Right to Education (RTE)

youthkiawaaz

 

Right to Education (RTE)

  1. 86th Constitution Amendment Act, 2002
    • Inserted Art. 21-A
    • This made free and compulsory education of children in the 6 to 14 age group in India a fundamental right.
  2. RTE Act, 2010
    • Is the legislation to enforce Art. 21-A

 

3 promising features of the Act have remained latent

  1. The Act obliged the state, i.e. State governments and panchayats, to ensure that each child is brought into the schooling system and also “retained” for eight years.
    • Though the ‘enrolment’ effort has been appreciable, the ‘retention’ part has been poorly managed. 
      • Therefore, the problem now is more about dropouts than children who were never enrolled.
    • Way forward 
      • Strategies to ensure retention need to change from the earlier approach of enrolling the un-enrolled. As children out of the fold of schooling are the most hard to reach, such as girls, the disabled, orphans and those from single parent families, the solutions have to be localised and contextualised.
  2. The most critical requirement, which has also got the least public attention, is the pupil-teacher ratio (PTR)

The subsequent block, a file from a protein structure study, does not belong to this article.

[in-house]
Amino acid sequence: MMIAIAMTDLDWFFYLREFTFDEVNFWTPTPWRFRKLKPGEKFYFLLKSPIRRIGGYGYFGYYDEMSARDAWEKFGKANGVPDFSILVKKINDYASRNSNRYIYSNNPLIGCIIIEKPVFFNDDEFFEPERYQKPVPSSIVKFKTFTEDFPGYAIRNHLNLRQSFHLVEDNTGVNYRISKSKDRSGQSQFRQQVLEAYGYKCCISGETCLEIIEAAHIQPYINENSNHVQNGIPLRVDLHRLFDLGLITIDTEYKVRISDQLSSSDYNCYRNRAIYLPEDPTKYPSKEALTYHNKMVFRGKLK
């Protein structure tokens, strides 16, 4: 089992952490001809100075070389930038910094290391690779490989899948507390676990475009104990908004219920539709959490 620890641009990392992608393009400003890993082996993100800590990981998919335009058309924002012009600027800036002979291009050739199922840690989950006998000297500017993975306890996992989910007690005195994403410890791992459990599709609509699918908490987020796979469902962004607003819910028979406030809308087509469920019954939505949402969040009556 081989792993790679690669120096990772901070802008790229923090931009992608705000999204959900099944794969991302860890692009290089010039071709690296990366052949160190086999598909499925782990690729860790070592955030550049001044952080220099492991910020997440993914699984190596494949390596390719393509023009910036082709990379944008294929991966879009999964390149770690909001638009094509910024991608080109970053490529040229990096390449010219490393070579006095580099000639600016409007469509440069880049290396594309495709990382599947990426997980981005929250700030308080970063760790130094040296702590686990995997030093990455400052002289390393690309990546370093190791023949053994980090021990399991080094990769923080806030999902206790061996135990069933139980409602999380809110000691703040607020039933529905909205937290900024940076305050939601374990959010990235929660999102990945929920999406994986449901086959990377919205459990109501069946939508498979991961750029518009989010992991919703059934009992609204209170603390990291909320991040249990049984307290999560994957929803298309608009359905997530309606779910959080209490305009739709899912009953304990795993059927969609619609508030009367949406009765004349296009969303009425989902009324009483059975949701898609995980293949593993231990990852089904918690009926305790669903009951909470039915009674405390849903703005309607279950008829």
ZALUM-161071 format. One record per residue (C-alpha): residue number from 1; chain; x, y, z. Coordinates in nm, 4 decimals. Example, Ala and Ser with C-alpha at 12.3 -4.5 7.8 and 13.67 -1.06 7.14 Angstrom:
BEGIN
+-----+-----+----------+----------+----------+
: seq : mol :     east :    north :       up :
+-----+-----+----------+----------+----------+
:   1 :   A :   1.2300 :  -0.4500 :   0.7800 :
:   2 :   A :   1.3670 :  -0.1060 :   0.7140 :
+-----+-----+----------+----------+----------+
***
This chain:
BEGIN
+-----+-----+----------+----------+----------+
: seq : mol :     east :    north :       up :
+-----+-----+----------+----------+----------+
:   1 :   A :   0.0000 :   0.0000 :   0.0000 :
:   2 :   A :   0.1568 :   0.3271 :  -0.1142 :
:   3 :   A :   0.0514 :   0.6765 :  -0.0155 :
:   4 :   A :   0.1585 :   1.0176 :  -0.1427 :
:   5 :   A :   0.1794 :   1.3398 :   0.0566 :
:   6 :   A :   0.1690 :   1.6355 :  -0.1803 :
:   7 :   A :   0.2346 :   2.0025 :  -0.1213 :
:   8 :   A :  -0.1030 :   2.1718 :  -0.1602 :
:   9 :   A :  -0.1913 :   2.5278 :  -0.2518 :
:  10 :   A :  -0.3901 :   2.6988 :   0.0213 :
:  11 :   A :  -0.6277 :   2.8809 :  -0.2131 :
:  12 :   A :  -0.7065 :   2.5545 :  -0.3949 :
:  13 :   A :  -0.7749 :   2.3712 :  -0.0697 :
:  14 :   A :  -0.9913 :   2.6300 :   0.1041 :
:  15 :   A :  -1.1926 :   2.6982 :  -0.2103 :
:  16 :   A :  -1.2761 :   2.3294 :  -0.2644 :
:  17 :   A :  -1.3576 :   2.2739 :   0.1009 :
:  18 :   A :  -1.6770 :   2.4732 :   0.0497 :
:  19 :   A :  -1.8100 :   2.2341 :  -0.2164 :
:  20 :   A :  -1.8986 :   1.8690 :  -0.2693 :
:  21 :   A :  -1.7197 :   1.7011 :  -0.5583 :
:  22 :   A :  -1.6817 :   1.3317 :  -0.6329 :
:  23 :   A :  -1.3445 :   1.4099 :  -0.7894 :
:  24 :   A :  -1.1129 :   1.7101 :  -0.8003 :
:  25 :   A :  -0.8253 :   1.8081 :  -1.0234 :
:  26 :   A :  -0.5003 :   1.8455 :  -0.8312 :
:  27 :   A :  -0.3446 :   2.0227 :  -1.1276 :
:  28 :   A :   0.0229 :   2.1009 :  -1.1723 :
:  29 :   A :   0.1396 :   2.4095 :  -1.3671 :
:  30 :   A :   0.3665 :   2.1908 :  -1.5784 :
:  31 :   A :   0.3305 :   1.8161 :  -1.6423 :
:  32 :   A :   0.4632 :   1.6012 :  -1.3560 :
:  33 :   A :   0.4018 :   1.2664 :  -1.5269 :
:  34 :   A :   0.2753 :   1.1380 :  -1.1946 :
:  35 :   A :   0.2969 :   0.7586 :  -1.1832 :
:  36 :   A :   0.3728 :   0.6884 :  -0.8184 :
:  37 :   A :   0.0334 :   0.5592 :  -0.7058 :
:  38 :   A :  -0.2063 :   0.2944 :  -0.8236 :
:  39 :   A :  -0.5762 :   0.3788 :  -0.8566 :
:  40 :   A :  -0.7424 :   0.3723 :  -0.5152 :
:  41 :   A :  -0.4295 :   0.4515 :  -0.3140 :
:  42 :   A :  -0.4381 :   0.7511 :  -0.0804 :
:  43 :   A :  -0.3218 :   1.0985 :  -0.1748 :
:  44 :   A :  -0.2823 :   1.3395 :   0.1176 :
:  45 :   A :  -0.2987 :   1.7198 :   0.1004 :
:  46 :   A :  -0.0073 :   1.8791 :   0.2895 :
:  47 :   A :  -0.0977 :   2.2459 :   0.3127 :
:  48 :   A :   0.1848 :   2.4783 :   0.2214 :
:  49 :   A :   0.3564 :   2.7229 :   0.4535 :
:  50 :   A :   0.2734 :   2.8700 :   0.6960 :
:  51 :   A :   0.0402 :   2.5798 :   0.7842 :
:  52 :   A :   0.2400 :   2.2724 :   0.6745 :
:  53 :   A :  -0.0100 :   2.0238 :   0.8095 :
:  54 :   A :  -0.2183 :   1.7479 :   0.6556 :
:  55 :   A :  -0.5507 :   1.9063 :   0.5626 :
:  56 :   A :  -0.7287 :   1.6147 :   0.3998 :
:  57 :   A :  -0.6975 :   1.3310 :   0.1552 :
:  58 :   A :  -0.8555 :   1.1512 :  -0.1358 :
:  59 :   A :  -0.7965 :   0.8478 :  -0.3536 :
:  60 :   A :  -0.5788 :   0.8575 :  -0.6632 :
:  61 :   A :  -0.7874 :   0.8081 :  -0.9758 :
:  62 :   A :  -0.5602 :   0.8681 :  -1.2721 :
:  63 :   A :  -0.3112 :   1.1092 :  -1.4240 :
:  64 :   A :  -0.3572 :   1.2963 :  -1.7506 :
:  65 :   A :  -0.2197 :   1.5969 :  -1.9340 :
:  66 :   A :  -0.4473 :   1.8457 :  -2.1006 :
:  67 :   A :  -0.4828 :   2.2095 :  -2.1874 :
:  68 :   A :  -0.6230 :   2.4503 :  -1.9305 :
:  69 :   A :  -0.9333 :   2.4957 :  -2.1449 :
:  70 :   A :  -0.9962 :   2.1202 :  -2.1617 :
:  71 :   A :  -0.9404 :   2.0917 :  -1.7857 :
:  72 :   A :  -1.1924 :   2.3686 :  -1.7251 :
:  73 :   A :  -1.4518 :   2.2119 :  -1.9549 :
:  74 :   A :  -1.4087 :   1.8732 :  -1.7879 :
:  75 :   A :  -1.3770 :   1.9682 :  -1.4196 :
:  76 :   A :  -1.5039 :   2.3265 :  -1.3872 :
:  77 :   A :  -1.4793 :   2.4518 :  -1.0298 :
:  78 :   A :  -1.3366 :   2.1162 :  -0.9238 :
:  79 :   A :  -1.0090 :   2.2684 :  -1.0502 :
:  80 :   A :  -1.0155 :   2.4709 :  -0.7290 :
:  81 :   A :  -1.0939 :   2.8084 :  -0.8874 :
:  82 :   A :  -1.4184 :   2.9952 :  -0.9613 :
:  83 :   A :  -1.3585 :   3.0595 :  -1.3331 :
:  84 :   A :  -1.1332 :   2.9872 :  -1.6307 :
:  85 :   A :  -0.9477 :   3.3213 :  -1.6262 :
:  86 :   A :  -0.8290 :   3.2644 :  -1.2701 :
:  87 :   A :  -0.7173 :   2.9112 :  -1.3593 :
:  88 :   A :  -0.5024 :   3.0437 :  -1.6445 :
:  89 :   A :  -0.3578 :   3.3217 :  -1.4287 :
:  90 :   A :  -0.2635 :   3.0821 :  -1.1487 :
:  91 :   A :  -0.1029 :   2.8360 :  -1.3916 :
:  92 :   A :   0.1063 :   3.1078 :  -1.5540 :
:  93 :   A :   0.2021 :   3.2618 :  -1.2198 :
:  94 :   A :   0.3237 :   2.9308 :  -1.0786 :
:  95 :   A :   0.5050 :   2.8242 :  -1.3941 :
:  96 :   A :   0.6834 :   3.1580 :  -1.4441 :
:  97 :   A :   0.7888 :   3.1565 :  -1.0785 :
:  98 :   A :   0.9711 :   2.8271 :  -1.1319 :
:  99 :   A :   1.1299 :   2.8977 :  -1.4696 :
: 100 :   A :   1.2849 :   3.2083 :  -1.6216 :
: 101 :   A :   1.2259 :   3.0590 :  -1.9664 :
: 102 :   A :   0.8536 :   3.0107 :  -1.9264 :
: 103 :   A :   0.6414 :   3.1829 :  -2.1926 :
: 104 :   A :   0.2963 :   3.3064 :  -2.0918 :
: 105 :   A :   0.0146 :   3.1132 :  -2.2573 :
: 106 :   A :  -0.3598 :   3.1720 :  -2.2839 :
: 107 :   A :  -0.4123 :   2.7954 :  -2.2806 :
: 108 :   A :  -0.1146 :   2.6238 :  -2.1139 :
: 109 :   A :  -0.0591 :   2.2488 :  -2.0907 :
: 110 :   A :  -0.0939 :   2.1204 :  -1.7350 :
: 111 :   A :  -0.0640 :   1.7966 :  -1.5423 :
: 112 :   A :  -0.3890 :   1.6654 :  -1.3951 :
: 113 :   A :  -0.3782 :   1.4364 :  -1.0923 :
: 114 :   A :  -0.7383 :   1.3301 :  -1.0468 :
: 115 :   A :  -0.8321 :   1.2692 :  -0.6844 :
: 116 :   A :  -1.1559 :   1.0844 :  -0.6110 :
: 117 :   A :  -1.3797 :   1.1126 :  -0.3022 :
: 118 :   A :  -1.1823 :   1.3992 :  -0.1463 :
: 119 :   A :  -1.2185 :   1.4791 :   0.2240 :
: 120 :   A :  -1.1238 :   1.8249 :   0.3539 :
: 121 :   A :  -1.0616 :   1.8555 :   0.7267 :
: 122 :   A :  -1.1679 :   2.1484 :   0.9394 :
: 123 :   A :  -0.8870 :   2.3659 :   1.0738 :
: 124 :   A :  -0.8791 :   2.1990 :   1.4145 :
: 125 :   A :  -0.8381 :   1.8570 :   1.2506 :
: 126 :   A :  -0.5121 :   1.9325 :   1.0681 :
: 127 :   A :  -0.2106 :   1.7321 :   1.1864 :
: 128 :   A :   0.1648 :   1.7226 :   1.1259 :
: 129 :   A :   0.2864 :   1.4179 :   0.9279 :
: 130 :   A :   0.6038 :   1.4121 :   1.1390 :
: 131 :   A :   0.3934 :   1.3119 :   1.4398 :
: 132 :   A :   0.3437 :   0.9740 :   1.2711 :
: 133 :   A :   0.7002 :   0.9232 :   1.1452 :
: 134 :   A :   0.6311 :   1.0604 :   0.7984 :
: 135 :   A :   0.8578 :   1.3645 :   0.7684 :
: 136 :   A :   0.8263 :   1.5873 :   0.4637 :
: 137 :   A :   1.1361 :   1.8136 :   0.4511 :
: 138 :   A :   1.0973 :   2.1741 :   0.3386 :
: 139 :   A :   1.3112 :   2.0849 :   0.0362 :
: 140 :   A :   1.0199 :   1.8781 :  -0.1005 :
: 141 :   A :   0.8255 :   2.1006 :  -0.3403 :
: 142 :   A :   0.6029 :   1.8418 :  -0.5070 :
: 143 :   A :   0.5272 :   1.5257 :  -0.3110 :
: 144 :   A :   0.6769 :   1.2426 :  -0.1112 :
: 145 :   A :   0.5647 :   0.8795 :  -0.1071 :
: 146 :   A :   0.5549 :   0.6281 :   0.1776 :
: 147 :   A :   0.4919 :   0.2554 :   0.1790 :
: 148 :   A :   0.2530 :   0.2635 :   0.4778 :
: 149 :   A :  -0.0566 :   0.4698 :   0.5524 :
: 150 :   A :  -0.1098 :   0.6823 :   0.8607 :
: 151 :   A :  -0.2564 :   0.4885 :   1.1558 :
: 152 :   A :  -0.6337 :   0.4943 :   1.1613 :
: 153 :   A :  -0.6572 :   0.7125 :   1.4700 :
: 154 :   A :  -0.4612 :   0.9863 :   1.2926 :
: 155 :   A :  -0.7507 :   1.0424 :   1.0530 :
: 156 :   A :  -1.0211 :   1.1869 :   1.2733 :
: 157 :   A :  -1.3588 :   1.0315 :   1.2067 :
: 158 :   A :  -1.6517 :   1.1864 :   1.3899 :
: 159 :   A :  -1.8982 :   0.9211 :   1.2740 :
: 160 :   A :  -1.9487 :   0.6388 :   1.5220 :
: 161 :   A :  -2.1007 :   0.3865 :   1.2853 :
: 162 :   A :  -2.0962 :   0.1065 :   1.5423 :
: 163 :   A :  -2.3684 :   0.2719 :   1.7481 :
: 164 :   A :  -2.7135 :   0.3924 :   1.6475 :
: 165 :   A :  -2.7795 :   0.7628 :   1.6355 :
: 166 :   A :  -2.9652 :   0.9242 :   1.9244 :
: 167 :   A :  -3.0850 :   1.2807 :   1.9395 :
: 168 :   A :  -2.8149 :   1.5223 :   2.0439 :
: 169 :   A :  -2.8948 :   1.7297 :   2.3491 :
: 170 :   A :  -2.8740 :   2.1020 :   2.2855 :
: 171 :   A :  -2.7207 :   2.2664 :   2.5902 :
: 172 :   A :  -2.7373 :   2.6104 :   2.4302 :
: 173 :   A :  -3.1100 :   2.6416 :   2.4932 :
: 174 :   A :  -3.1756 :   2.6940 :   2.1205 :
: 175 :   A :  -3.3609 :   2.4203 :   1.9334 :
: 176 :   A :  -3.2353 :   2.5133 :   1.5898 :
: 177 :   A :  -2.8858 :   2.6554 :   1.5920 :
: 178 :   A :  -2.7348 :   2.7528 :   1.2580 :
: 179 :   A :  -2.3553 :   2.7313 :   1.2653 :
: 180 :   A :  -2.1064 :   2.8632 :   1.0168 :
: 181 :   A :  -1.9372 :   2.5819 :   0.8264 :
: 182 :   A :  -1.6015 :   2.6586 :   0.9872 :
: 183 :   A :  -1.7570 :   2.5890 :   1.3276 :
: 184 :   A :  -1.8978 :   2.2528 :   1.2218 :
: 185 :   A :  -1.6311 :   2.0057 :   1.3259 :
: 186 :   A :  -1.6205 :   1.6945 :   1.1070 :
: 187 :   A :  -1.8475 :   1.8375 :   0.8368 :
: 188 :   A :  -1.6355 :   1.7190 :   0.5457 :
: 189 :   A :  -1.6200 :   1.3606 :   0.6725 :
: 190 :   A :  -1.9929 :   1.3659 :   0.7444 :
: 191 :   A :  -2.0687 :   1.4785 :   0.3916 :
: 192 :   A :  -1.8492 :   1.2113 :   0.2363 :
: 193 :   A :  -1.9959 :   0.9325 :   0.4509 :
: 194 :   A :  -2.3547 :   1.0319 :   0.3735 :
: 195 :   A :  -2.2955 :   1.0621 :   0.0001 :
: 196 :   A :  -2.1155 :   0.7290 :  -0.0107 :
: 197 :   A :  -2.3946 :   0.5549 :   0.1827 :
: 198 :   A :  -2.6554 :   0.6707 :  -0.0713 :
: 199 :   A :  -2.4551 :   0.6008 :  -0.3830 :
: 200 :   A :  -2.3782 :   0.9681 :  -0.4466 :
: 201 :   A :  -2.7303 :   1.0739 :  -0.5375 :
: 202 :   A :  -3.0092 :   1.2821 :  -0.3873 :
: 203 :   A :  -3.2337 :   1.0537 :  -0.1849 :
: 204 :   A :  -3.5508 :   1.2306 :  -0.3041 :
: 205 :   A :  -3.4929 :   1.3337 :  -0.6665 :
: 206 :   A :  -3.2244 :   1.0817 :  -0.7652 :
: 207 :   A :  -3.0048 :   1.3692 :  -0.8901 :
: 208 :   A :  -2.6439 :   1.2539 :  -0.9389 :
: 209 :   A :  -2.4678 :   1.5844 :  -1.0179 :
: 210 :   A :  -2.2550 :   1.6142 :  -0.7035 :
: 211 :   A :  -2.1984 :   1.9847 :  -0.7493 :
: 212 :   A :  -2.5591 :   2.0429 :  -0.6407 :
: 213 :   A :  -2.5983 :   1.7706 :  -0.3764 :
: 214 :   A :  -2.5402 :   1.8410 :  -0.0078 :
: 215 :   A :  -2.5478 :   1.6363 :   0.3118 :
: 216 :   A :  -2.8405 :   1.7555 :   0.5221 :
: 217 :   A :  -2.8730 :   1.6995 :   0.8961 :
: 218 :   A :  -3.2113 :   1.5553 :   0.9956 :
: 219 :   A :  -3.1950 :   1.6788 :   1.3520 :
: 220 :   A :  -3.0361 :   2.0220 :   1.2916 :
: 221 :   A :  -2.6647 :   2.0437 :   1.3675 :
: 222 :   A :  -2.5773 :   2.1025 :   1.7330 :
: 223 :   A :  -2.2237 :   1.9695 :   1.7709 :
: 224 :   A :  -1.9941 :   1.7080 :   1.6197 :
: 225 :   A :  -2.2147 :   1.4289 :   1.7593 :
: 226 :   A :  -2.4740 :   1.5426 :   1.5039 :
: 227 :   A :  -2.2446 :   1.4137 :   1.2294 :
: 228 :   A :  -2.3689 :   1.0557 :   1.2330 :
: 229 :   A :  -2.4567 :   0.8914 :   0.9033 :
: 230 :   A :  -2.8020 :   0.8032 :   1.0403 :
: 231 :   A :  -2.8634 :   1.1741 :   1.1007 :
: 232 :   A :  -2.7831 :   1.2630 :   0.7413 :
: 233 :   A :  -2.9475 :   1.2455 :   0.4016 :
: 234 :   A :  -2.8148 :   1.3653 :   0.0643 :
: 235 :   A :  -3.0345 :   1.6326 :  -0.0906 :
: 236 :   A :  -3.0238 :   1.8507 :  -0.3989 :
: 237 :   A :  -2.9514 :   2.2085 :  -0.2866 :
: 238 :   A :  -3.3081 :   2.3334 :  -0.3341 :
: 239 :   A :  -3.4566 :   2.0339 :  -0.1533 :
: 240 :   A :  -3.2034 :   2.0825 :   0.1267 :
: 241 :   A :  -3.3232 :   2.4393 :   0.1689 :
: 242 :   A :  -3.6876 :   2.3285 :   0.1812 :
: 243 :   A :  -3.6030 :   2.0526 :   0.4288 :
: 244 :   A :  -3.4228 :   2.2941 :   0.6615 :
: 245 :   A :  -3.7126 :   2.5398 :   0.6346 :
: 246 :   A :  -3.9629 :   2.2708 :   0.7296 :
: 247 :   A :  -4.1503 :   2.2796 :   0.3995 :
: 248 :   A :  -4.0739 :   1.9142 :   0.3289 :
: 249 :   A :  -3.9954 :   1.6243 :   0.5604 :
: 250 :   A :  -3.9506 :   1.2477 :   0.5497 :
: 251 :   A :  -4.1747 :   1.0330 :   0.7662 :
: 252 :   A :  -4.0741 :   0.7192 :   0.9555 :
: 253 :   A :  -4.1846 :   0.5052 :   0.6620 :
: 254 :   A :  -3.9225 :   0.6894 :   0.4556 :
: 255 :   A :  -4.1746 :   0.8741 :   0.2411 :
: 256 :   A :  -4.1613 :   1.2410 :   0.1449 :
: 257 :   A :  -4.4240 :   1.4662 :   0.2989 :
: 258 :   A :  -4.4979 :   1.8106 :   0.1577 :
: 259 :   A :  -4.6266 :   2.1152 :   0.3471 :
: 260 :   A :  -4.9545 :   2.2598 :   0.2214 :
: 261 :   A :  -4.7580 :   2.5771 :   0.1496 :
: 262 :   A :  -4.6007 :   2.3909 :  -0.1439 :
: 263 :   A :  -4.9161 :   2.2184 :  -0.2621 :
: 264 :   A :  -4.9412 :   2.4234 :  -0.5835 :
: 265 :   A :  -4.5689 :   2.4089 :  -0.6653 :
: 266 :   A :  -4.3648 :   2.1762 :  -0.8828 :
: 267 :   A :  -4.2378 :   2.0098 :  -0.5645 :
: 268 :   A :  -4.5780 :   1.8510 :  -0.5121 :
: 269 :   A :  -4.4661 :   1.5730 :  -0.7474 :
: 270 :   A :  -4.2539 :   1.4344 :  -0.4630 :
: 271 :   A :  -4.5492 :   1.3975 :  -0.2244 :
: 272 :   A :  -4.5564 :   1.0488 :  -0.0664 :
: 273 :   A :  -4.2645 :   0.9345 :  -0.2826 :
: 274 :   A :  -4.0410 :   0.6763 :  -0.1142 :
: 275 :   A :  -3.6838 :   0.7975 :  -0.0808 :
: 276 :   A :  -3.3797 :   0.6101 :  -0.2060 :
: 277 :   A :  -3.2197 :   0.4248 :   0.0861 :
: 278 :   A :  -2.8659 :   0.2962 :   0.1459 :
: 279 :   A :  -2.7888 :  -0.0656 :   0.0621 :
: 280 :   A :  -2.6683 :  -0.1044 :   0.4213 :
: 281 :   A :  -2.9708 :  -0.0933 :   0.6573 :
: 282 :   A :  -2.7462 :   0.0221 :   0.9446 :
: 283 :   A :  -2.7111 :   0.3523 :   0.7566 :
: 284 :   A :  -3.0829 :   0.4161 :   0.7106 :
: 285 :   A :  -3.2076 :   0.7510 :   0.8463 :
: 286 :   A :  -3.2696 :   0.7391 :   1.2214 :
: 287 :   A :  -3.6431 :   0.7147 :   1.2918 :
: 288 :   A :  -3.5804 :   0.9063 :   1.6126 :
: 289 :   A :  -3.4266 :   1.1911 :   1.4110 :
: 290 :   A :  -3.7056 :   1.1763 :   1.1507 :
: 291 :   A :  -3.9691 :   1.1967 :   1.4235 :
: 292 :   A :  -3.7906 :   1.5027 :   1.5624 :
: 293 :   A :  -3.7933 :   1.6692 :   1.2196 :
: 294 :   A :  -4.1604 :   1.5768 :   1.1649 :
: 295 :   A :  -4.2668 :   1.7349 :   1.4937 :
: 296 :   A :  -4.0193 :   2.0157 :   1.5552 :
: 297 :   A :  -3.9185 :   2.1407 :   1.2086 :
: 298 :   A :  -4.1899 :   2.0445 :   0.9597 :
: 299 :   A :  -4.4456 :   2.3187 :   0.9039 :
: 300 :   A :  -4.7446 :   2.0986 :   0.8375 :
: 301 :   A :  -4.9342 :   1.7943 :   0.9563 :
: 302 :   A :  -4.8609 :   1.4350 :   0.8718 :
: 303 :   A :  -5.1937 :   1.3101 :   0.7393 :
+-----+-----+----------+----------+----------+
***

• According to the Unified District Information System for Education (U-DISE) database 2015-16, 33% of the schools in the country did not have the requisite number of teachers, as prescribed in the RTE norms, for PTR at the school level.
      • The percentage of schools that were PTR-compliant varied from 100% in Lakshadweep to 16.67% in Bihar.
    • All other forward-looking provisions of the Act such as continuous assessment, a child learning at her own pace, and ‘no detention’ policy are contingent on a school with an adequate number of teachers.
      • No meaningful teaching-learning is possible unless trained teachers are physically present at school.
      • States shy away from recruiting or posting more teachers keeping in mind higher salaries and finances, but PTR at the school level is the most critical of all inputs.
    • Way forward
      •  Teacher provisioning should be the first option to fund as no educationally developed country has built up a sound schooling foundation without a professionally-motivated teaching cadre in place.
      • In States with an adequate overall number of teachers, their positioning or posting requires rationalisation according to the number of students.
  3. The academic calendar is to be decided by the local authority, which, for most States and Union Territories, is the panchayat.
    1. This was done in order to respect the vast cultural diversity of the country.
      • Not all festivals and State holidays declared by the the State headquarters may be locally relevant.
    2. For inexplicable reasons, the educational bureaucracy has not allowed the decentralisation of academic schedules even in districts.
      • This defeats the whole purpose of the law.
    3. Way forward
      • Ensure that the local authorities get to decide the academic calender.
      • This would not only exponentially increase attendance and learning outcomes but also inspire the local authorities to take ownership of their schools.